Science and art are both the nature of creative cognitive activities. In the beginning, the manifesto points out that one of the four misunderstandings about artistic research is to label "art" as a label and make it a secondary attribute of technology, such as adding legitimacy to works of art or becoming data visualization. The practical experience of "doing research with artistic methods" includes not only the feelings of researchers but also the ability of practical matter itself and how point conveys experience. The key is to participate in research and practice artistic thinking.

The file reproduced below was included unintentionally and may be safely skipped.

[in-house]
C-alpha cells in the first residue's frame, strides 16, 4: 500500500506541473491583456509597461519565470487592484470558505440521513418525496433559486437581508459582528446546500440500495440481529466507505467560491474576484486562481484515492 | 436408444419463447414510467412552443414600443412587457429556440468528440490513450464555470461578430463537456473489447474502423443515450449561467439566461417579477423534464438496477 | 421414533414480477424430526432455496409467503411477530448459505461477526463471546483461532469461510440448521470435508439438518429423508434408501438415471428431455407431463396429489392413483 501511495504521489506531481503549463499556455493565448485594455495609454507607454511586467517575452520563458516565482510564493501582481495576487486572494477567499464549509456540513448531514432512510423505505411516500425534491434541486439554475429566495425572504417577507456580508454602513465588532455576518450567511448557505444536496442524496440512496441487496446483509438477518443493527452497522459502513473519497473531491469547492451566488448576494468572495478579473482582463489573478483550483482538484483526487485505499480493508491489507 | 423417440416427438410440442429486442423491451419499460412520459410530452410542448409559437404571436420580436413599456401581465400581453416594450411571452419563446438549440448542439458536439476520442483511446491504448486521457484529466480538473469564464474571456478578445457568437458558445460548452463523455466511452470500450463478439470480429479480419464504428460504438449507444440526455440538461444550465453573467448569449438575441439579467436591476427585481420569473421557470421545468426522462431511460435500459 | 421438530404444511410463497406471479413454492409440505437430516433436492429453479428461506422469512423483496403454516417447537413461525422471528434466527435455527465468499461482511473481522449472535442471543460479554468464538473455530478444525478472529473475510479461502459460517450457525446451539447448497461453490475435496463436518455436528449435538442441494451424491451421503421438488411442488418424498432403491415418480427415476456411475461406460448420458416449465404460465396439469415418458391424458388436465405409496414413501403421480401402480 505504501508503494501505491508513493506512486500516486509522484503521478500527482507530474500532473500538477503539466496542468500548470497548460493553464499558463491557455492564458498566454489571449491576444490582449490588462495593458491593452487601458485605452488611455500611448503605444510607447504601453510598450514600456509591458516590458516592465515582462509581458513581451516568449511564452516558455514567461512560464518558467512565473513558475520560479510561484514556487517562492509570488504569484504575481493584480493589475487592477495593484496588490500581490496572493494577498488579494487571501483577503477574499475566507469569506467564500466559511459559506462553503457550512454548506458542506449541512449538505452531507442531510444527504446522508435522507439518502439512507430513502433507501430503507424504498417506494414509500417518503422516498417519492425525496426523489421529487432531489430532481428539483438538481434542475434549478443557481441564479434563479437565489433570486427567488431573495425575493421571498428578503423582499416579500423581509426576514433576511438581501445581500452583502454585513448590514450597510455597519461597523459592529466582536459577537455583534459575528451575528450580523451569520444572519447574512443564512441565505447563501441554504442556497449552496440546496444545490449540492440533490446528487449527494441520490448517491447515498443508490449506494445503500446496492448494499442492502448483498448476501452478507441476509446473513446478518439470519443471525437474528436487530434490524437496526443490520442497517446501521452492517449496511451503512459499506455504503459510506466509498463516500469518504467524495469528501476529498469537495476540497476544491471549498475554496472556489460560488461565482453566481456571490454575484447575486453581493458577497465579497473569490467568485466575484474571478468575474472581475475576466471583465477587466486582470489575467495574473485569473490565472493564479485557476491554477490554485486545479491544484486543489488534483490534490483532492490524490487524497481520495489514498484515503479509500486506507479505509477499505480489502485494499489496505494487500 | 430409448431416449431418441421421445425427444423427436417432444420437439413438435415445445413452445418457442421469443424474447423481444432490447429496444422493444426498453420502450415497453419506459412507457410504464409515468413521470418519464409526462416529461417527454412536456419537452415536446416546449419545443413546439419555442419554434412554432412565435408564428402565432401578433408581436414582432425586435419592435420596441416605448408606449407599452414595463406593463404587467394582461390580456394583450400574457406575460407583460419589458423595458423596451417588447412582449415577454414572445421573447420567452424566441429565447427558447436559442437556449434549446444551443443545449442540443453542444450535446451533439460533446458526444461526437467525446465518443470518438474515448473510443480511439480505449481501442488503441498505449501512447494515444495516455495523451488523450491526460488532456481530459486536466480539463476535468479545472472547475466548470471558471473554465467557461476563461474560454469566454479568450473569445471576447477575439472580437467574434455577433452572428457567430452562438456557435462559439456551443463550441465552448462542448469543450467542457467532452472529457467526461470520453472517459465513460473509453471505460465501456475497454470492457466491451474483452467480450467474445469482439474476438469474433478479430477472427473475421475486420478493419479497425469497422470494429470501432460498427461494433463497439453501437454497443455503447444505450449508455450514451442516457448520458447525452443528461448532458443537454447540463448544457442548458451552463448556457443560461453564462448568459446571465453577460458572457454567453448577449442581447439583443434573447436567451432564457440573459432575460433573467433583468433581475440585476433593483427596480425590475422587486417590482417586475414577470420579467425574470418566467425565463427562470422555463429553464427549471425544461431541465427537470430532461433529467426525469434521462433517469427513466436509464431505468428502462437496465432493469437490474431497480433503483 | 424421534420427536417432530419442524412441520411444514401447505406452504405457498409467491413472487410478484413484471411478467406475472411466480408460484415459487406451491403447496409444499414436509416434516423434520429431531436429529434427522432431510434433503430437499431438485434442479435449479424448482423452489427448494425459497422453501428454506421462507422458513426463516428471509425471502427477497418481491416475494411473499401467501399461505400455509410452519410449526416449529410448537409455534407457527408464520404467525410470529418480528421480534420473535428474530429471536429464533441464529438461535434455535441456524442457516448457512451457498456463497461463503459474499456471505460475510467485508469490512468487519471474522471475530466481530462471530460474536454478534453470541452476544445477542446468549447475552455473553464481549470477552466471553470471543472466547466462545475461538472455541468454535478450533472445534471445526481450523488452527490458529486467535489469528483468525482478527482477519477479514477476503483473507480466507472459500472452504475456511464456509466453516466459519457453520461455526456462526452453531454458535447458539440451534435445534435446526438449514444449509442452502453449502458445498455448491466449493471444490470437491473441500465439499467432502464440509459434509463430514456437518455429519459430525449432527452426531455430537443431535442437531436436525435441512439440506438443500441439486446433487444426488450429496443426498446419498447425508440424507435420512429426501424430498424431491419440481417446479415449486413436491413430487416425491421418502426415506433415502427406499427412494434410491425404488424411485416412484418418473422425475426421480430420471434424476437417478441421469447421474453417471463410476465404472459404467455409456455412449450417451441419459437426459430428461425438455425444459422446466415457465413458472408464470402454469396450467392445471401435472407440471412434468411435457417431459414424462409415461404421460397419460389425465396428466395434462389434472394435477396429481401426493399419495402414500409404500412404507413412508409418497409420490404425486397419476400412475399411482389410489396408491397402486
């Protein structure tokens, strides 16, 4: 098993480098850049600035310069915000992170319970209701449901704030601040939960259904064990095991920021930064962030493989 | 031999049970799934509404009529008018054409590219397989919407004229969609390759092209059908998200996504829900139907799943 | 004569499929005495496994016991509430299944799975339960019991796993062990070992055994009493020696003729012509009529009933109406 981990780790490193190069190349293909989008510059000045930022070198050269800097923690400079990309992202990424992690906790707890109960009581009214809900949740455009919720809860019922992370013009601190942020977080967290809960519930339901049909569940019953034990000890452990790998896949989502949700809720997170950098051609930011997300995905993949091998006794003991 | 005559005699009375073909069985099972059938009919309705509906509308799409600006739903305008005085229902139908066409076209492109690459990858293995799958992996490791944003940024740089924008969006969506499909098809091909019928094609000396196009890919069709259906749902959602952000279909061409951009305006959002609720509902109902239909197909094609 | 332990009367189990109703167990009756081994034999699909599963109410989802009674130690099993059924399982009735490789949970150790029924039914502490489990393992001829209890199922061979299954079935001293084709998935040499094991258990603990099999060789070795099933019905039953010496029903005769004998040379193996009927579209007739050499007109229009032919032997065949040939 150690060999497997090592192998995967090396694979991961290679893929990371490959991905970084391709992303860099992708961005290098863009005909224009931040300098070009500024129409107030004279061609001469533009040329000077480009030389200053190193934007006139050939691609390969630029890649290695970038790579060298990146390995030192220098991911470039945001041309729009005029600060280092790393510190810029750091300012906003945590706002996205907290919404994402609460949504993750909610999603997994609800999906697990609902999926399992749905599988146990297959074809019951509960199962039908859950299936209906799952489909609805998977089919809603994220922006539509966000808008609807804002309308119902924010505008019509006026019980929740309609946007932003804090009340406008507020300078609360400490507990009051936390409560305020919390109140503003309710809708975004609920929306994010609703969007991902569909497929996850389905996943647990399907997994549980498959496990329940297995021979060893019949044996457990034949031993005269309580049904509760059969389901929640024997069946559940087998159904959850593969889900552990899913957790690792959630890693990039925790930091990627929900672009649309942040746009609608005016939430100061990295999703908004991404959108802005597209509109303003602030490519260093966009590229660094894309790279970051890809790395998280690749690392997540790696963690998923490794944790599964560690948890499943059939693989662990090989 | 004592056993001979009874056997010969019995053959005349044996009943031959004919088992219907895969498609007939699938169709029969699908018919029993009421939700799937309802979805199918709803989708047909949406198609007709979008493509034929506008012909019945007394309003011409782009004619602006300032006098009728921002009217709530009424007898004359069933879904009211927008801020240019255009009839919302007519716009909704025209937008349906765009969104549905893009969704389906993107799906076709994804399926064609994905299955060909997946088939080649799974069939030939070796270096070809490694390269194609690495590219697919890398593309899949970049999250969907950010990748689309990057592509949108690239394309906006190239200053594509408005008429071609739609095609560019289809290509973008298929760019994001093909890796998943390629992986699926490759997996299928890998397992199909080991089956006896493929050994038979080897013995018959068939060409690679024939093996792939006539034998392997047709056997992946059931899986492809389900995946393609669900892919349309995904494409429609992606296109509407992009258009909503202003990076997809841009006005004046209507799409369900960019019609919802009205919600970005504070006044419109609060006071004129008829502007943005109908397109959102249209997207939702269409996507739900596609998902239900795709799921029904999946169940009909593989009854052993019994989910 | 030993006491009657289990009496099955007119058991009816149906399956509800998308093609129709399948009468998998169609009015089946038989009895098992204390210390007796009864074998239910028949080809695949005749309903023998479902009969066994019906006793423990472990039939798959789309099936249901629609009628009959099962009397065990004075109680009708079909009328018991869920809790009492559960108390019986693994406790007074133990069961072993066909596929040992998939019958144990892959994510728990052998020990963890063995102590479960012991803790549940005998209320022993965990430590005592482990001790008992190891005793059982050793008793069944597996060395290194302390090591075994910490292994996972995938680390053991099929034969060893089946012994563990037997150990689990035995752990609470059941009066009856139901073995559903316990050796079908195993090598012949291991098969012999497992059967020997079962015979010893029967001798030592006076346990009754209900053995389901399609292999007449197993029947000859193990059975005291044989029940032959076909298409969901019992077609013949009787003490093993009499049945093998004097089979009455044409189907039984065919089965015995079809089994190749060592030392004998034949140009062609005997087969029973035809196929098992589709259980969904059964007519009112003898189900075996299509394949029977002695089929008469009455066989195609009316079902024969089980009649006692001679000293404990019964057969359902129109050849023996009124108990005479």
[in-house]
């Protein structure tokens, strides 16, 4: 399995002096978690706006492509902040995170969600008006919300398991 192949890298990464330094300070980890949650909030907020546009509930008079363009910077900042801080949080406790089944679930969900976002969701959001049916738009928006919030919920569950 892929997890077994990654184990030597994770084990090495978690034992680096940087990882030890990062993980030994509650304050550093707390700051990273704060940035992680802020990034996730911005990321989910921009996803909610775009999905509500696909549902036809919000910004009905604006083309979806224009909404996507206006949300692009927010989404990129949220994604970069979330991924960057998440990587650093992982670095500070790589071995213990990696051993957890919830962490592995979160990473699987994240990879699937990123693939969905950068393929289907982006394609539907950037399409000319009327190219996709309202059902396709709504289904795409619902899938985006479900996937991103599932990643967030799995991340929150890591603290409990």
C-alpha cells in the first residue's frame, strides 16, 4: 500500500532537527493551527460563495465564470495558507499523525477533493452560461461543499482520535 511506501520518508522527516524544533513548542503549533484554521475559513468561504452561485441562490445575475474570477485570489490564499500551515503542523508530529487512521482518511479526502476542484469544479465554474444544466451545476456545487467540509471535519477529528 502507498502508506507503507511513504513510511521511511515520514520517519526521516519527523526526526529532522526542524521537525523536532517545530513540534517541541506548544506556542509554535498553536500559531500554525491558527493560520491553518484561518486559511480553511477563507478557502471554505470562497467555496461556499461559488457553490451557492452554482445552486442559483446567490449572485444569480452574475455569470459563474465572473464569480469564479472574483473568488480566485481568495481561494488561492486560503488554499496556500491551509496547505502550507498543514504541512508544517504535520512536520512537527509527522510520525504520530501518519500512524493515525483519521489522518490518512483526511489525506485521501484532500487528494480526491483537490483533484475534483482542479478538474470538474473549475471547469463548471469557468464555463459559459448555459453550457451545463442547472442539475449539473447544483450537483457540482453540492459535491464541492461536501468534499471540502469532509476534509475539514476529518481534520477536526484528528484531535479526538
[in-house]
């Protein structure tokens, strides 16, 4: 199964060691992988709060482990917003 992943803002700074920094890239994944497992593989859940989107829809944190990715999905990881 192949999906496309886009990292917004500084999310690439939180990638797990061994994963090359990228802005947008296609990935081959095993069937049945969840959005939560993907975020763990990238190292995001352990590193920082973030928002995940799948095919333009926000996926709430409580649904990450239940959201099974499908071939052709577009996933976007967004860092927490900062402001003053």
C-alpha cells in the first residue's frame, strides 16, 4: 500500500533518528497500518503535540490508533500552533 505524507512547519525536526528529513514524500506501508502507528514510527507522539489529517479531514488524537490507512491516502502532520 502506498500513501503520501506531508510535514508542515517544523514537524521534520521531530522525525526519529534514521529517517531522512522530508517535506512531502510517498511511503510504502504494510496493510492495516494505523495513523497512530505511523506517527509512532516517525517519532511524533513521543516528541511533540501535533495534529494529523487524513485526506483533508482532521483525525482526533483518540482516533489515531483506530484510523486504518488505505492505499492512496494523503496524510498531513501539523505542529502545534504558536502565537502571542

Artistic research pays attention to applicability and foundation and emphasizes the great abyss between theory and practice. Manifesto points out some difficulties and problems in using artistic methods to do research. For example, it is noted that fashionable theories can not be used as the shelter of the article, and it is pointed out that the qualitative and quantitative research of scientific terms and social sciences without thinking is an attempt to objective the fuzziness of artistic research through a large number of data. But theory and practice are indispensable. The rough theory hinders the development of artistic research. In theory, the manifesto believes that it is crucial to understand the aesthetic context behind citation. There is no single practice or theory. Both are embedded in context and closely related to reality, which requires reflection and reflexivity.